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Earliest Members of the Century Association

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Edwin V. Morgan

U.S. Minister to Cuba

Centurion, 1909–1934

Full Name Edwin Vernon Morgan

Born 22 February 1865 in Aurora, New York

Died 16 April 1934 in Petropólis, Brazil

Buried Cemitério Municipal de Petrópolis, Petrópolis, Rio de Janeiro, Brazil

Proposed by Joseph H. Choate and William Adams Delano

Elected 1 May 1909 at age forty-four

Century Memorial

In spite of the traditional contempt of a plain American—the Westerner especially—for high diplomacy, our diplomatic service has always, so far at least as concerns United States ambassadors and ministers at important foreign posts, made a distinguished showing. Probably this was because direct representation of the United States at European capitals by men of dignity and culture gratified national pride. But that did not prevent, during many years, the entrusting of consular posts to party hacks, whose own curiosity or their wife’s insistence made them wish to visit foreign lands at the public expense. Their inexperience and ignorance often made our minor envoys the laughing-stock of foreign communities to which they were commissioned.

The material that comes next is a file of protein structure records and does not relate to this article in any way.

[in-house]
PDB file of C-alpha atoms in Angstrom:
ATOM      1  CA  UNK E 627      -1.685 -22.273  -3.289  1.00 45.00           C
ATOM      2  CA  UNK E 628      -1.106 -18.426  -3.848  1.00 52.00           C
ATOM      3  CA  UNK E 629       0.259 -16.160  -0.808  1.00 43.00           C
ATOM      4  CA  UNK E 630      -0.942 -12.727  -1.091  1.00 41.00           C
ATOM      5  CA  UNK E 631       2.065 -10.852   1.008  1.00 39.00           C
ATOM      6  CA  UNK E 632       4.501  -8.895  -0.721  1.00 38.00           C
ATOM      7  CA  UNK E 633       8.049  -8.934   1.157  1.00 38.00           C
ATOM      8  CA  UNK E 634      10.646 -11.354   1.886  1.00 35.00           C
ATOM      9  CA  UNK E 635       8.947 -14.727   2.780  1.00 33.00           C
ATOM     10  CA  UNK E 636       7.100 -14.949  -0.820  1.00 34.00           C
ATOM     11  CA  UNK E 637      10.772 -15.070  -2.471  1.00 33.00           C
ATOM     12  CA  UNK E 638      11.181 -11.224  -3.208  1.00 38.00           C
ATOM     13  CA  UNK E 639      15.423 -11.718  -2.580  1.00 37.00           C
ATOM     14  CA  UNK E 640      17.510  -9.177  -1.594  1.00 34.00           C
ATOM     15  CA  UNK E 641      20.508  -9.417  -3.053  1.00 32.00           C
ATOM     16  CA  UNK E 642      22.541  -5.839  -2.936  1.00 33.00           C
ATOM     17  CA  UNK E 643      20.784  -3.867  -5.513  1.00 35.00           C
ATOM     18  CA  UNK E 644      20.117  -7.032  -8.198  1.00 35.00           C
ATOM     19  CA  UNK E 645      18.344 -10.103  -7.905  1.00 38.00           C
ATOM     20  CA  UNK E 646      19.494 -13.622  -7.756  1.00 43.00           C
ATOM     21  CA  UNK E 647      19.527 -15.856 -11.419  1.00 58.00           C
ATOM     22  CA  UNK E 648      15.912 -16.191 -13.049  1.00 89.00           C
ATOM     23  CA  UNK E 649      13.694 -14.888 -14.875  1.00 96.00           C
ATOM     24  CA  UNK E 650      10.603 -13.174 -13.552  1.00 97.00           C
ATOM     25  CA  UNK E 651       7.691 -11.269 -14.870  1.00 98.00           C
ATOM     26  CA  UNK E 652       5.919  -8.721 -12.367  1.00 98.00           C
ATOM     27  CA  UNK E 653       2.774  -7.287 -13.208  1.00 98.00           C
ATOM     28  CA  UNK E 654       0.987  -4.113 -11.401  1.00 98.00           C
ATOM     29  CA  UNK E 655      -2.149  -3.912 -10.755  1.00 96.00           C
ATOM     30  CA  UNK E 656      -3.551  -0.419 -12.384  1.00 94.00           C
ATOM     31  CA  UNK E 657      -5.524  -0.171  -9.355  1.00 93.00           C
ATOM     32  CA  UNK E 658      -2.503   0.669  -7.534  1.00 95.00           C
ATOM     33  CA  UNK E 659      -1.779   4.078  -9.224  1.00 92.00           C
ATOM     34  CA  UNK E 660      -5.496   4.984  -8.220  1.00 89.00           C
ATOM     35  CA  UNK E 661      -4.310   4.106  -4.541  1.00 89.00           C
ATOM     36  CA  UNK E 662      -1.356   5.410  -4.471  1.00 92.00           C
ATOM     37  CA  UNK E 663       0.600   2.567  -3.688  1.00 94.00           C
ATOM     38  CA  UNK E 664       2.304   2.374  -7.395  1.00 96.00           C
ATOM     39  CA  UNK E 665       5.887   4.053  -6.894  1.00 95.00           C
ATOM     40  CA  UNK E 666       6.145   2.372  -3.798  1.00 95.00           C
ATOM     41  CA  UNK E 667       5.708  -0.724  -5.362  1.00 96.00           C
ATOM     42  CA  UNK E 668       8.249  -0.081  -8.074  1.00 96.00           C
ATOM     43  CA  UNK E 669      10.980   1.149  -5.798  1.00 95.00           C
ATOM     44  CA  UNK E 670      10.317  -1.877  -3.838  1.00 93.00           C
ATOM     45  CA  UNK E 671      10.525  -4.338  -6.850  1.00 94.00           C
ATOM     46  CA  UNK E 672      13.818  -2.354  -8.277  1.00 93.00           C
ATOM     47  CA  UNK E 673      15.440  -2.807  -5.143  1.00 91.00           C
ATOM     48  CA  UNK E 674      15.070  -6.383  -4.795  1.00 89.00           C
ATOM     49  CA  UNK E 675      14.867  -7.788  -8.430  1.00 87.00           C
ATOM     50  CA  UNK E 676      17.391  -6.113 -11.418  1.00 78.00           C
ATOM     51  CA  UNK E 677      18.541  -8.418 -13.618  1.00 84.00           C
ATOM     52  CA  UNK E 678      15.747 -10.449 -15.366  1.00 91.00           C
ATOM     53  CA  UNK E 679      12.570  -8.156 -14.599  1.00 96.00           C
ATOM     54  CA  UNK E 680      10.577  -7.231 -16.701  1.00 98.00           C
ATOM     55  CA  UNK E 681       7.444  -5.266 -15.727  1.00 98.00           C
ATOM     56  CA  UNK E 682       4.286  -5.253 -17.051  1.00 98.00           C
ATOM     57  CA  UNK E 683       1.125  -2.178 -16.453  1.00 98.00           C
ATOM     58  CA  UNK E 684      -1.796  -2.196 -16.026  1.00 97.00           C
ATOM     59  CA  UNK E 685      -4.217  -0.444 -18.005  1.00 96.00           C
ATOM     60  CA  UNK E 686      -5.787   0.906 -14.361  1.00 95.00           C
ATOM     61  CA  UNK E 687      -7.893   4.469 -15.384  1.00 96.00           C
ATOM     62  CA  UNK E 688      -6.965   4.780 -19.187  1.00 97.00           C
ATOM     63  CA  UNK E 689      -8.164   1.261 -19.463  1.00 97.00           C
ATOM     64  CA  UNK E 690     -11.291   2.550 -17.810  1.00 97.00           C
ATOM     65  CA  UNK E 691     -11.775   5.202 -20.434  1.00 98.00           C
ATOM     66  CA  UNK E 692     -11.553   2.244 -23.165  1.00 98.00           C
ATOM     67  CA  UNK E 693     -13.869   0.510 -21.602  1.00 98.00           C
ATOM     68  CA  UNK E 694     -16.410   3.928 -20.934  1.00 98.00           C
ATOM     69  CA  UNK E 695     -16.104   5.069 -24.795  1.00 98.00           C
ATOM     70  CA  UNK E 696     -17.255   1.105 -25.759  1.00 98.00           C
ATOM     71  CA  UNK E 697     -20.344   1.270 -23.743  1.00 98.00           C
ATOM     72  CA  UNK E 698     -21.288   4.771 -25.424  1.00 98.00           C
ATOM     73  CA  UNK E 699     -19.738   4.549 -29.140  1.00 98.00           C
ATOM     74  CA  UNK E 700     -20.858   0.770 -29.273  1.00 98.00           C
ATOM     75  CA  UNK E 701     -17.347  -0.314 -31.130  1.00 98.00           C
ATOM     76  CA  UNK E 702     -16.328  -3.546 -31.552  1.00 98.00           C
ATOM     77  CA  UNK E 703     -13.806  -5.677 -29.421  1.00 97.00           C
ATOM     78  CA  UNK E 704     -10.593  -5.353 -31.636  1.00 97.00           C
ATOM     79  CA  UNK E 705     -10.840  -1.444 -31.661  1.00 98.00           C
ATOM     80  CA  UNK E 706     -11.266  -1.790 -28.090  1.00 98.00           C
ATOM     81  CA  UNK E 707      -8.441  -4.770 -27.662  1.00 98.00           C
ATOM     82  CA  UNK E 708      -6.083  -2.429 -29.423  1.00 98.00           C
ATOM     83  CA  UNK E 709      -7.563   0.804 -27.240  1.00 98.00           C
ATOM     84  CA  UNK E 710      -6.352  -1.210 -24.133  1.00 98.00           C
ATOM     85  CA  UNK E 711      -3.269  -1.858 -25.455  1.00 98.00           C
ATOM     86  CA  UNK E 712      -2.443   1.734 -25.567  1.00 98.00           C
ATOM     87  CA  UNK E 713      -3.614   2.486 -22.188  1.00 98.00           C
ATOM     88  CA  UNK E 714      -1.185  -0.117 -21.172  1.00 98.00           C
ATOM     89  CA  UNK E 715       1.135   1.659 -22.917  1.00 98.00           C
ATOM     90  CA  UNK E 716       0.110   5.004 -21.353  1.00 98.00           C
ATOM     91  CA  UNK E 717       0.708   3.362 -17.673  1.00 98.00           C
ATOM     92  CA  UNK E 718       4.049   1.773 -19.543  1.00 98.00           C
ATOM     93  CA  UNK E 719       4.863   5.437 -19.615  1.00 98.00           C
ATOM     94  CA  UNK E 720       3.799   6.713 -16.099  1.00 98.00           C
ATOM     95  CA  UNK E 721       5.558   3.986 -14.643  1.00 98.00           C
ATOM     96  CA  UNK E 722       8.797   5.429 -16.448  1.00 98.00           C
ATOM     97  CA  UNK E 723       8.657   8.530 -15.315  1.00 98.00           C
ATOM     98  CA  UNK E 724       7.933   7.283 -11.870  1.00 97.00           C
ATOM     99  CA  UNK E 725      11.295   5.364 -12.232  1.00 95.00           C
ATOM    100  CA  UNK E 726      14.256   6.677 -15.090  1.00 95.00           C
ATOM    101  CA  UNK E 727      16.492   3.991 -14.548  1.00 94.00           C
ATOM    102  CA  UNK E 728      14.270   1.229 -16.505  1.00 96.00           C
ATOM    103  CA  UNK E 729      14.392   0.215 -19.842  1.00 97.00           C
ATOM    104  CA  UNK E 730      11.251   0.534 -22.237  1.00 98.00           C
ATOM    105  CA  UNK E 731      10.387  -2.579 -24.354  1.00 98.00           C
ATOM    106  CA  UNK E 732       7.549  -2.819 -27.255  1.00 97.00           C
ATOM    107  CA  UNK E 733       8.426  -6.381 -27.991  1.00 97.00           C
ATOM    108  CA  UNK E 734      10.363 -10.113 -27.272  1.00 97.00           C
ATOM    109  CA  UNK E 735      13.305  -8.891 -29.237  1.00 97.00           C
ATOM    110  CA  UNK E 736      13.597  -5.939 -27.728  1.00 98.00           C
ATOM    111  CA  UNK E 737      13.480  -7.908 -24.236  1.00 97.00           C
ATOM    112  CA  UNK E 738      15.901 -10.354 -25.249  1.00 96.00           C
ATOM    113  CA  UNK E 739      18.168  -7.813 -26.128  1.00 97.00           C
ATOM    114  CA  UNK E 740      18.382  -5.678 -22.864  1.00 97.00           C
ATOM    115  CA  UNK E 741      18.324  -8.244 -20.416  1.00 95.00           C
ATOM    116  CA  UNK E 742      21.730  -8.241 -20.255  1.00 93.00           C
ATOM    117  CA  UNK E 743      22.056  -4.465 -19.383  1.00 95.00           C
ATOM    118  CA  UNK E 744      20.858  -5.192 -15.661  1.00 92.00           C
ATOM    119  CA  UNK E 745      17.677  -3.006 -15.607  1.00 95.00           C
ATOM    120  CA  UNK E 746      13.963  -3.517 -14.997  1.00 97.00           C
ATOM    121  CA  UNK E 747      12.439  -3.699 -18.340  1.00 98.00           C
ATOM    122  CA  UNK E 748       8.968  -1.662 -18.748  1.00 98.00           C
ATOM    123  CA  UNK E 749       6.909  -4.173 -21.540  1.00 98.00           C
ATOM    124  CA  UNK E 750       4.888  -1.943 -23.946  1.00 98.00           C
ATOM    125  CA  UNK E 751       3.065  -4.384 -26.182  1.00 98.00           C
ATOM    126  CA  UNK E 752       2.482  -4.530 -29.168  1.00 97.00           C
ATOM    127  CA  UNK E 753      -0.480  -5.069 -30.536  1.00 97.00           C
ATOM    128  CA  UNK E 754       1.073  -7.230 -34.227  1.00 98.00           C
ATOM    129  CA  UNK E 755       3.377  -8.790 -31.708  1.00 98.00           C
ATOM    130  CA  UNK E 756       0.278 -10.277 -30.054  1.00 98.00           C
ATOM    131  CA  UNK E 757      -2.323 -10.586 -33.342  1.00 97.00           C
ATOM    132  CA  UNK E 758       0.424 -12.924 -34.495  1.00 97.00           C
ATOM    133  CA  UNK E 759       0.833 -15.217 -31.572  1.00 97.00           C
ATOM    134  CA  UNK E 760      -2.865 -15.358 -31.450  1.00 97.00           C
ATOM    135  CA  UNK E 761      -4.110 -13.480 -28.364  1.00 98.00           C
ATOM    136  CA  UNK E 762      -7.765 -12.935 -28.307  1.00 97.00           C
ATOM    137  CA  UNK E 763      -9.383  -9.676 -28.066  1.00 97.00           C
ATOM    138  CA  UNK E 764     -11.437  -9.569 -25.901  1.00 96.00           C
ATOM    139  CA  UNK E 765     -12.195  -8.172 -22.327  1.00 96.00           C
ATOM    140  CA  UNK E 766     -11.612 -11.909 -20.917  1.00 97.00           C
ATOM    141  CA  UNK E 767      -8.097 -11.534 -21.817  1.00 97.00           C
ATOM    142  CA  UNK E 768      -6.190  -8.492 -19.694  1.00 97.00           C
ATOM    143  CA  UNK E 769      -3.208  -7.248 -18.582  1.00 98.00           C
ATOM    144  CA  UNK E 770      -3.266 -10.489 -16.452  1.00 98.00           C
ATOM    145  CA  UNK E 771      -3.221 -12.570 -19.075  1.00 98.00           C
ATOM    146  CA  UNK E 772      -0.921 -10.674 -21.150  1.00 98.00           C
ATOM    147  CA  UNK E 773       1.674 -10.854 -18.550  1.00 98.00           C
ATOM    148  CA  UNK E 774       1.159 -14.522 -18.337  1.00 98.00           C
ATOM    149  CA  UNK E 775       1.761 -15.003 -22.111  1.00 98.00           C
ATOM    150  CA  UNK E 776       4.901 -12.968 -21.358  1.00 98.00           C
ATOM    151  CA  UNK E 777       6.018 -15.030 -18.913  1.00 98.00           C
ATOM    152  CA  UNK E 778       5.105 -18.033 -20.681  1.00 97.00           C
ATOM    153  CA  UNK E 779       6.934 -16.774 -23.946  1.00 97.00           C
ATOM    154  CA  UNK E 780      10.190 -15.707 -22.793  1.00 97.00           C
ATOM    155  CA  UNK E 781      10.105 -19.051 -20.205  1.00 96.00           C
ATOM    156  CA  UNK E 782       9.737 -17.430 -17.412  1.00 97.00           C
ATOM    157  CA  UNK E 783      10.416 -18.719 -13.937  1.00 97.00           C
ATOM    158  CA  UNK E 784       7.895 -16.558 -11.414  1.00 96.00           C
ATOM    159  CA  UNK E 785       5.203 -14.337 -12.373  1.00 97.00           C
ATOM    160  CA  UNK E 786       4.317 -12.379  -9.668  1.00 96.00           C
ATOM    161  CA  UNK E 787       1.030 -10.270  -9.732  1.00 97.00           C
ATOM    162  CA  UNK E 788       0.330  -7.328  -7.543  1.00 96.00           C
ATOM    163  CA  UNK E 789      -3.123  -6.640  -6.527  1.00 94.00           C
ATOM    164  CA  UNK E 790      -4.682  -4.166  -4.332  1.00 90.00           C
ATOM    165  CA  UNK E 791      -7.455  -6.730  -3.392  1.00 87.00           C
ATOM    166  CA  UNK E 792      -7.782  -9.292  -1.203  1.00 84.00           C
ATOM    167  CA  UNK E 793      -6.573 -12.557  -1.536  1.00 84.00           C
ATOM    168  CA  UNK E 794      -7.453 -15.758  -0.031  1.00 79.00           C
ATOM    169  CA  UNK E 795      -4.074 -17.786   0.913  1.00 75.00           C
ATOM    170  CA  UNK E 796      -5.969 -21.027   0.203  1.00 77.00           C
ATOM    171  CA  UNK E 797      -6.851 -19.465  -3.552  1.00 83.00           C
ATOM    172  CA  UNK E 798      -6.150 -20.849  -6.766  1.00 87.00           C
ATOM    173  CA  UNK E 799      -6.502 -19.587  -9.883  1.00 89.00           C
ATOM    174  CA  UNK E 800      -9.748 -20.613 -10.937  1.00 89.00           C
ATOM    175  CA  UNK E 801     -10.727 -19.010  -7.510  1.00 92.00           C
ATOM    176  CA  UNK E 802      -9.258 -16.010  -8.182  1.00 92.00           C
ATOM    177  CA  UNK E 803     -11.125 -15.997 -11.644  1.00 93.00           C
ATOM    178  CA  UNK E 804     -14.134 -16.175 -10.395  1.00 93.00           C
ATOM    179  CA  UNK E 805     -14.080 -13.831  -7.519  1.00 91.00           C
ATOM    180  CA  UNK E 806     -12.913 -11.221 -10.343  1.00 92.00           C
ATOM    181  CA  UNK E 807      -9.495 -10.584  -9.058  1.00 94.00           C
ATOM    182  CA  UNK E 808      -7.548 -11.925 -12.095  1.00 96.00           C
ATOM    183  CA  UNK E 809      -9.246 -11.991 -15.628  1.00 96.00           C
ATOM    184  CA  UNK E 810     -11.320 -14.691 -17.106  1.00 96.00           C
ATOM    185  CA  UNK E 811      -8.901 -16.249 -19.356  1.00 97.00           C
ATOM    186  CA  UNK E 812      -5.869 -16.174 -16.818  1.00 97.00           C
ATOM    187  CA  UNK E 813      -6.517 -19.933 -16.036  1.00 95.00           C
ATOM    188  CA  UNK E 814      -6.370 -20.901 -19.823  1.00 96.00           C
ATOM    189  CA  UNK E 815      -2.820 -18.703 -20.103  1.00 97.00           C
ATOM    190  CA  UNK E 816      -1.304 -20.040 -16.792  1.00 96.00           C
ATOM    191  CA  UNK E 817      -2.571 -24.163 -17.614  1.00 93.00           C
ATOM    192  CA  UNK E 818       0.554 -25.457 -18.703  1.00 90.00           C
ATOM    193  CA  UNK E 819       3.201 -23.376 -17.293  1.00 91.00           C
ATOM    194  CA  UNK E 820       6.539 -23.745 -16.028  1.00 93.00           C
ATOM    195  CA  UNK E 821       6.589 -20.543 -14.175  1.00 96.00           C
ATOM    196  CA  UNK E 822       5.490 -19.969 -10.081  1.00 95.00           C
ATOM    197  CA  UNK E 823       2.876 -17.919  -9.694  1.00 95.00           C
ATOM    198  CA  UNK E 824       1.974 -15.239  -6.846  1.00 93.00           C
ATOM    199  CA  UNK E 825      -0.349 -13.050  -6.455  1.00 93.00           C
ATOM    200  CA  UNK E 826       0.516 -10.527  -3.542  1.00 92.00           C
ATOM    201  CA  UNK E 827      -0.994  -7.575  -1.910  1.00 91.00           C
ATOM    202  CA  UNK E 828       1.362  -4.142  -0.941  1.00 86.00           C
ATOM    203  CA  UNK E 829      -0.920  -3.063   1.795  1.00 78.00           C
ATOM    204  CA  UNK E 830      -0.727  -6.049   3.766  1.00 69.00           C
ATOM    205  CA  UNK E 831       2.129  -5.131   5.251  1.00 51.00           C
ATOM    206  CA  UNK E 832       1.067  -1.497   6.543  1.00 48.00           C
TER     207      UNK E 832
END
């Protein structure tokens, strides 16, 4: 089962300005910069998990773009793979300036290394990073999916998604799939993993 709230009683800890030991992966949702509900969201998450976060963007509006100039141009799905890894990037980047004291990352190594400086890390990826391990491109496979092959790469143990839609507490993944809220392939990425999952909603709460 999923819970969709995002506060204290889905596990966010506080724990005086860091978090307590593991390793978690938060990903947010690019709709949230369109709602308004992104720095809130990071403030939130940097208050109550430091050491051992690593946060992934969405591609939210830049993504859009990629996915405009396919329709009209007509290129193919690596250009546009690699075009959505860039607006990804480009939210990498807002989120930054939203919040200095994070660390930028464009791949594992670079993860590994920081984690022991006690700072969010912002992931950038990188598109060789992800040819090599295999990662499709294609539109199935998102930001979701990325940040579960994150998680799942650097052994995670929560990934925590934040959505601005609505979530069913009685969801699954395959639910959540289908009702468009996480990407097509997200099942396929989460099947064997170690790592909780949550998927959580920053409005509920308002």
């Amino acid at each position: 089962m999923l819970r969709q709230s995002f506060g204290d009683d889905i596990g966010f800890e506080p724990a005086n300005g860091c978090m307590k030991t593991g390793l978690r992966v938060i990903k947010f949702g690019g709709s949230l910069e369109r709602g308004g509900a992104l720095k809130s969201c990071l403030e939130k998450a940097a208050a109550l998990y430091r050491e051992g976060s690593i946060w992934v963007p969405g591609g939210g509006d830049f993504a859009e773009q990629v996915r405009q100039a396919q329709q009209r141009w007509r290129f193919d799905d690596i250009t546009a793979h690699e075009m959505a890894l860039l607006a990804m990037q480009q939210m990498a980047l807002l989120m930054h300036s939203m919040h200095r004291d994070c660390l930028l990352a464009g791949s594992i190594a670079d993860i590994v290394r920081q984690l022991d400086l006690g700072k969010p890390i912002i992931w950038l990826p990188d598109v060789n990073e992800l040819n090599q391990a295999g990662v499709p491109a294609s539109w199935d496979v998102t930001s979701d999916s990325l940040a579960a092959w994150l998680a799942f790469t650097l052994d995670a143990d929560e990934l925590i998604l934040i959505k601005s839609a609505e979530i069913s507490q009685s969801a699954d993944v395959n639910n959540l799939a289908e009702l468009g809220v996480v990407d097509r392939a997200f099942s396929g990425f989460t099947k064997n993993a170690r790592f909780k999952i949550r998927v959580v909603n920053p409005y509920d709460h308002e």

During the past quarter-century a very salutary reform has been achieved. The foreign service has become a career, of which the new American conception has been pleasingly illustrated in the story of Edwin Vernon Morgan. The service of Morgan at foreign posts covered thirty-three consecutive years; his continuous term of twenty years at the head of the Embassy to Brazil surpassed all similar records in our diplomatic history. Beginning, very appropriately, with study and teaching of history, he was appointed Secretary to the Samoan commission; Secretary of legation, first at Corea [Korea], then at St. Petersburg, then at Manchuria; thereafter minister successively to Cuba, Portugal and Brazil. With this series of responsibilities it may readily be imagined that, in promoting his country’s legitimate interests and in winning for the United States the regard of the people to whom he was commissioned, his experience and judgment were to our government of the highest value. Brazil in particular publicly emphasized his “thorough and sympathetic knowledge of the whole country,” and held him in the highest individual respect.

Alexander Dana Noyes
1935 Century Association Yearbook